Time to run another letter. This one from a reader who wants to remain anonymous:
“Mr. Yoshinaga, I noticed that your email address is no longer shown at the end of your Rafu articles and I am sending this note as a matter of interest. It is related to going to the DMV to renew a driver’s license. (What you mentioned in our column.)
“Someone once told me to go there late in the afternoon around four o’clock. The crowd will be less, and the employees work together to get out of the office before five.
“It has worked for me on occasion. When I go to the Torrance office on Avalon, I don’t go into the parking lot, but look for a place to park on the street nearby. It has worked for me. Although there is a long line, it moves fast.
“On renewals, you get a notice three months ahead. Call in to make an appointment and not a long wait before your number is called. I guess I’ve just been lucky.
“Once I was negligent, waited beyond my renewal date and went to DMV. They asked if I wanted to take a written exam that day and renew my license.
“But I chose not to since I wasn’t prepared and they gave me an appointment for another day.
“Again, when I went back, I didn’t have to wait long.
“I tend to miss several questions on the exam each time (allowed for misses), but can return several times to retake the test.
“Just wanted to share this with you.”
Thanks to anonymous reader.
I have received a number of letters regarding the DMV and readers find them all very informative and helpful to their getting their license renewed.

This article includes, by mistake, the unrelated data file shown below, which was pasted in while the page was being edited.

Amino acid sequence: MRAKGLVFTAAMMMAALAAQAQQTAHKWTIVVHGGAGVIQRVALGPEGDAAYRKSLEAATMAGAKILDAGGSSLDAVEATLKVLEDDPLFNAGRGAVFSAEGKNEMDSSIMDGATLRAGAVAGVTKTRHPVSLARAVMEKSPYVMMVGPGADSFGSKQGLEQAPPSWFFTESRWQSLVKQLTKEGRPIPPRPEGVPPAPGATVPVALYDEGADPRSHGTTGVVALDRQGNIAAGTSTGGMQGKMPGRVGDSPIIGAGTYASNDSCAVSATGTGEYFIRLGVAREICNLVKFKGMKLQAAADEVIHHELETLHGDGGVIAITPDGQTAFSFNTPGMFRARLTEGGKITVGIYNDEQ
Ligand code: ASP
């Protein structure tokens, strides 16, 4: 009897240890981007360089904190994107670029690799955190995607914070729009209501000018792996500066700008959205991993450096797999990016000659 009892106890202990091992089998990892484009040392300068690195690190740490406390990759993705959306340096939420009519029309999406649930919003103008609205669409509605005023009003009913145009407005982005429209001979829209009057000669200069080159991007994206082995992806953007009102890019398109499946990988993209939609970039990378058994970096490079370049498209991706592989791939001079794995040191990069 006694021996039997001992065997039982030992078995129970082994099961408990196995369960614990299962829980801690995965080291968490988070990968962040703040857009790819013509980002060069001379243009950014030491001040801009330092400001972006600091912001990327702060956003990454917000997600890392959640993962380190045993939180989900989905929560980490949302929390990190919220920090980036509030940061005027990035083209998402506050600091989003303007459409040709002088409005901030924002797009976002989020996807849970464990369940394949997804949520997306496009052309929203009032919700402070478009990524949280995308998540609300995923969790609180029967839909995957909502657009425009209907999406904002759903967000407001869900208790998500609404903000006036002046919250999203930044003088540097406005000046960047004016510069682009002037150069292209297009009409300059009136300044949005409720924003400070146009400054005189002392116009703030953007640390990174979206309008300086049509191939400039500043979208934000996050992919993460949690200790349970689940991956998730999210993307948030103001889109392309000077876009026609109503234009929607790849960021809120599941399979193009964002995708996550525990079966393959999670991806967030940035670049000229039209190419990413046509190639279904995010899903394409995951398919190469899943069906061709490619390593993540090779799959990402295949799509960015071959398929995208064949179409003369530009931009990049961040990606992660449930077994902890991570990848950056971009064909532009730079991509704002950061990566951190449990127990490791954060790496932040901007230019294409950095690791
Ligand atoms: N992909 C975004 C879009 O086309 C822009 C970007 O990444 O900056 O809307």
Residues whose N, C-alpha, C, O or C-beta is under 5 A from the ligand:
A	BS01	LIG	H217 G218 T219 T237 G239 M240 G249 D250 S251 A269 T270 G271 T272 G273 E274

I would assume that the information provided by the reader is useful at any and all DMV offices.
Got another short letter from a reader who asked, “Hey, Horse, I guess you don’t go to any more Dodgers baseball games. You don’t write about them as you used to in past years, so assume they are off your list.”
Well, for one thing, the team doesn’t telecast its games unless one is willing to dish out a tidy sum of money to pay for their TV broadcasts.
As far as driving out to Dodger Stadium, as I frequently mention, I don’t drive anymore, not beyond Gardena city limits.
Yes, since the Dodgers are doing well in the win/loss column, I’d like to take in a game or two, so maybe I’ll get one of my sons to drive me to the stadium.
In the meanwhile, all I can say is, “Go Dodgers.”
I’m sure most of you heard about the earthquake that shook up the Northern California area near the city of Napa. It was a 6-point shaker, which is on the big side.
Since we have been experiencing earthquakes in California over the past year or so, can we expect a big one in the L.A. area in the near future?
We are due, or should I say overdue, for a big shaker.
Of course, if a major quake hits, those of us who live in the South Bay area don’t have to be too concerned.
Earthquakes are mainly in the Valley area as far as being a “biggie” is concerned.
I was living in Tokyo several decades ago when one of their “biggies” rocked the city, and let me tell you, it was real scary.
Unless one experiences earthquakes, it’s something we don’t pay much attention to, but being in Tokyo during one of their big ones, I know what it feels like.